Allowing districts to enter into generous employement contracts without first complying with their constitutional obligation to pay for the basic educational needs of our children has devistated the California public education system. If unions wanted to increase employee compensation each and every year, then the union's should have found "a solution through the political process, either by employing the remaining permissible methods for raising revenues, or by relaxing the system of constraints." 

Unions should never have been allowed to put increased compensation above the school district's constitutional duty to provide a free and equal education to every child. Had the state and its districts followed the letter of the law, spending first on the basic academic needs of the children, then considering increased compensation, CUSD would not have seen teachers' salaries increase 63 percent throughout the last 12 years, leaving no money for basic supplies, music and art programs. In addition, CUSD woud not have the largest class sizes in the state of California. BIG EDUCATION!

Public schools are the largest item in state and local budgets. In California, taxpayers allocate just less than 50 percent of the entire State budget to education ($50 billion). In addition to what tax payers already spend on education, parents are being asked to fundraise and donate more than ever before. Relying on donations to pay for the basic educational needs of our children creates inequalities in the scope and quality of education that children receive. Schools that have a greater ability to fundraise receive more instructors, programs and supplies. 

The tables in the PDFs above contain a breakdown of the total reported donations by school from Jan. 1-Dec. 31, 2011. The data shows that not all "donations are being reported" and that what is being reported is being spent on the very things that the district is obligated to supply under the Constitutional Free School Guarantee.

Donations to CUSD are required to be repoted to, and to be approved by the Board of Trustees. At each board meeting there is an agenda item to accept donations. The following references the board agenda date and item and the amount of donations that were accepted at that meeting.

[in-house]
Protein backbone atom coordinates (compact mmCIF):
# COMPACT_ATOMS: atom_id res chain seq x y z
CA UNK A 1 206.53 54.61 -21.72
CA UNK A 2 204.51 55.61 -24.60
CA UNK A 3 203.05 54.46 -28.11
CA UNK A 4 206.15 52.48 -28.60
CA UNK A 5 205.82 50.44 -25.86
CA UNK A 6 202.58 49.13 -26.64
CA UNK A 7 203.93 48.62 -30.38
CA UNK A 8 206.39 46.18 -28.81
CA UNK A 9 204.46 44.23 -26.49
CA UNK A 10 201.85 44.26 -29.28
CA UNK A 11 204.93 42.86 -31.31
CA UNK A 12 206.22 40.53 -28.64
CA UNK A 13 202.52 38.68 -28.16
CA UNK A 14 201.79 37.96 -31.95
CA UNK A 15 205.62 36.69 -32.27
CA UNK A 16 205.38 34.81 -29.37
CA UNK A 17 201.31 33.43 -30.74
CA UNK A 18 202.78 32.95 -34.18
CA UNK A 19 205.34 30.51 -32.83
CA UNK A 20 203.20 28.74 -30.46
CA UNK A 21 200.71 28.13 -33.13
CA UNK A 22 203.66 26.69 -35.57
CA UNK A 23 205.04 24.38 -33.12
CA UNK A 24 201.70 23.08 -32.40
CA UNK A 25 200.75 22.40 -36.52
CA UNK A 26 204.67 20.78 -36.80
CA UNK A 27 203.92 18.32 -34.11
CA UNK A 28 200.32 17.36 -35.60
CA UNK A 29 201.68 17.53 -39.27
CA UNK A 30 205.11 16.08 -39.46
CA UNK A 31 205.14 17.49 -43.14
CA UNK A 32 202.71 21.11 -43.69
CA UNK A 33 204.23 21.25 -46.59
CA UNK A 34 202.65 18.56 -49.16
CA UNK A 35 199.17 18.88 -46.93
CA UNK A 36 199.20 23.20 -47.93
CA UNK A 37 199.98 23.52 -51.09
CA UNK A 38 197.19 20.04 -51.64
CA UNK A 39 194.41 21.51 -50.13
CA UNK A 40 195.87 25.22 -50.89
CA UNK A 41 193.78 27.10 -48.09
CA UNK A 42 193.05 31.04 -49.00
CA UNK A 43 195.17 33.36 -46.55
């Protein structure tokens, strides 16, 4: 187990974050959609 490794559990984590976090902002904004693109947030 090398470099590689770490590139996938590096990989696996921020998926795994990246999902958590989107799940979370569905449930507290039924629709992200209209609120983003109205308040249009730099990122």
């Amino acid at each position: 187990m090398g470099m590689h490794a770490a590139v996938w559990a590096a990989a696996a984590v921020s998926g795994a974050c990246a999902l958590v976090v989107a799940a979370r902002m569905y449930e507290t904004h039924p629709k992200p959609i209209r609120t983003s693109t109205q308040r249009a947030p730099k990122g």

CUSD Board Meeting Date
Agenda Item Donation January 11, 2011 #7 (Page 93) 
$   95,970.92 
February 8, 2011 #9 (Page 91) 
$ 372,861.11 March 8, 2011 #7 (Page 93) 
$ 383,626.94 
April 11, 2011 #11 (Page 125) 
$ 315,849.38 
April 27, 2011 #12 (Page 47) $  39,341.10 May 25, 2011 
#11 (Page 61) $ 177,695.57 June 29, 2011 
#15 (Page 77) $ 349,854.66 July 2011 No Donations
August 2011 No Donations
Sept 12, 2011 #14 (Page 97) $462,139.42 Sept 26, 2011  
#12 (Page 77) $112,667.17 October 26, 2011 
#7 (Page 67) 
$248,960.27 Nov 30, 2011 #10 (Page 161) 
Dec 12, 2011 No Donations
Total Reported Donations $3,052,001.85 ELEMENTARY SCHOOL DATA
Revenue From Donations per Student Low: $ 8.64 per studentRevenue From Donations per Student High: $338.00 per student

See . 

Reported ADA Is A Misrepresentation of the Total Money Actually Spent Per Child in CUSD

These "reported" donations total a little more than $3 million and account for far less than what is actually donated. There are many foundations, booster clubs and PTAs that are fundrasing for their individual school, and not all of that money is being reported to the district. This means that what the district reports as "money spent per child" is inaccurate. Taxpayers and parents are spending far more on the education of their children than what is being reported by the district.

Legal, Moral and Ethical Concerns 

In addition to the question of the "legality" of these donations, there are social and moral issues associated with funding education through fundraising. Do we really want to fund core educational programs through donations? From the data, it is obvious that those schools who are better at fundraising get a better education than those schools which aren't able to raise as much money. From a moral perspective, do we really want to have so many organizations collecting money on behalf of a district which does not really have the ability to control the collection and dispersion of these funds?

How are fund-raising organizations able to hire teachers, pay aides and pay for teacher release times? Do they pay workers' comp, report wages and pay employment taxes? How is this pay reflected in the teachers' overall compensation? Is this pay included in the teachers' benefits and pensions?

Should these fund-raising organizations be allowed to pay salaries to foundation staff? The data shows that one foundation reported total donations of $211.92 and paid salaries to the foundation in the amount of $8,500?

What is the real cost to educate a child when the school site budget is $450,000 and the school generates $350,000 in donations? Is it the ADA being reported by the district, or should it be the ADA reported by the district plus the total donations/number of students in the school?